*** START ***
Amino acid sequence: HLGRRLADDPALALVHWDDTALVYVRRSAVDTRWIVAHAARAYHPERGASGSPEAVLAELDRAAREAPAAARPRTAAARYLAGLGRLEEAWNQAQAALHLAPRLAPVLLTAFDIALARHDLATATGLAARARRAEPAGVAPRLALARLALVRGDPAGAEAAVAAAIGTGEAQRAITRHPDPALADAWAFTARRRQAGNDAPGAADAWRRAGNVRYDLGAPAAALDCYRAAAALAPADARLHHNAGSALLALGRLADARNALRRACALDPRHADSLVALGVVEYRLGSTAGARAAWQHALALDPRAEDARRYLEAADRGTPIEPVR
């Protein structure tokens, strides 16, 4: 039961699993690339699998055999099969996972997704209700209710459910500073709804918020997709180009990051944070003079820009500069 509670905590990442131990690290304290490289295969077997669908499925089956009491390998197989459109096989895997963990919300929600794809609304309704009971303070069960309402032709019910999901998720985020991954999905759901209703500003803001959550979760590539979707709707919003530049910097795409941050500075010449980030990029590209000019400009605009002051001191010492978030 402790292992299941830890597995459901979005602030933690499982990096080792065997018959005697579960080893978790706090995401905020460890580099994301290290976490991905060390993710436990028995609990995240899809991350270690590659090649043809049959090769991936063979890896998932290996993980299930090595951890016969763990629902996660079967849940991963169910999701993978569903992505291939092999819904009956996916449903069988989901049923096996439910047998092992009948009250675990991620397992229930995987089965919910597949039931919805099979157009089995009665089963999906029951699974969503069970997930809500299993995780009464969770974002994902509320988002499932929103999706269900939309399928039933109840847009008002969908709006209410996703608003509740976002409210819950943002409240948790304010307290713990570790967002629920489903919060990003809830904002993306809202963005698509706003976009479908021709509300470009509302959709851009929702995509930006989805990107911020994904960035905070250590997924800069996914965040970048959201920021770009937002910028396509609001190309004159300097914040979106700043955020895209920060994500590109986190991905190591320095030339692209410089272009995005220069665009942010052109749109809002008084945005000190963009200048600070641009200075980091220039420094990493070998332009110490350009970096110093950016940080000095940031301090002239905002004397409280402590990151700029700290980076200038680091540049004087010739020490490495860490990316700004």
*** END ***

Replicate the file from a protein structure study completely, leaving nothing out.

Amino acid sequence: HLGRRLADDPALALVHWDDTALVYVRRSAVDTRWIVAHAARAYHPERGASGSPEAVLAELDRAAREAPAAARPRTAAARYLAGLGRLEEAWNQAQAALHLAPRLAPVLLTAFDIALARHDLATATGLAARARRAEPAGVAPRLALARLALVRGDPAGAEAAVAAAIGTGEAQRAITRHPDPALADAWAFTARRRQAGNDAPGAADAWRRAGNVRYDLGAPAAALDCYRAAAALAPADARLHHNAGSALLALGRLADARNALRRACALDPRHADSLVALGVVEYRLGSTAGARAAWQHALALDPRAEDARRYLEAADRGTPIEPVR
């Protein structure tokens, strides 16, 4: 039961699993690339699998055999099969996972997704209700209710459910500073709804918020997709180009990051944070003079820009500069 509670905590990442131990690290304290490289295969077997669908499925089956009491390998197989459109096989895997963990919300929600794809609304309704009971303070069960309402032709019910999901998720985020991954999905759901209703500003803001959550979760590539979707709707919003530049910097795409941050500075010449980030990029590209000019400009605009002051001191010492978030 402790292992299941830890597995459901979005602030933690499982990096080792065997018959005697579960080893978790706090995401905020460890580099994301290290976490991905060390993710436990028995609990995240899809991350270690590659090649043809049959090769991936063979890896998932290996993980299930090595951890016969763990629902996660079967849940991963169910999701993978569903992505291939092999819904009956996916449903069988989901049923096996439910047998092992009948009250675990991620397992229930995987089965919910597949039931919805099979157009089995009665089963999906029951699974969503069970997930809500299993995780009464969770974002994902509320988002499932929103999706269900939309399928039933109840847009008002969908709006209410996703608003509740976002409210819950943002409240948790304010307290713990570790967002629920489903919060990003809830904002993306809202963005698509706003976009479908021709509300470009509302959709851009929702995509930006989805990107911020994904960035905070250590997924800069996914965040970048959201920021770009937002910028396509609001190309004159300097914040979106700043955020895209920060994500590109986190991905190591320095030339692209410089272009995005220069665009942010052109749109809002008084945005000190963009200048600070641009200075980091220039420094990493070998332009110490350009970096110093950016940080000095940031301090002239905002004397409280402590990151700029700290980076200038680091540049004087010739020490490495860490990316700004």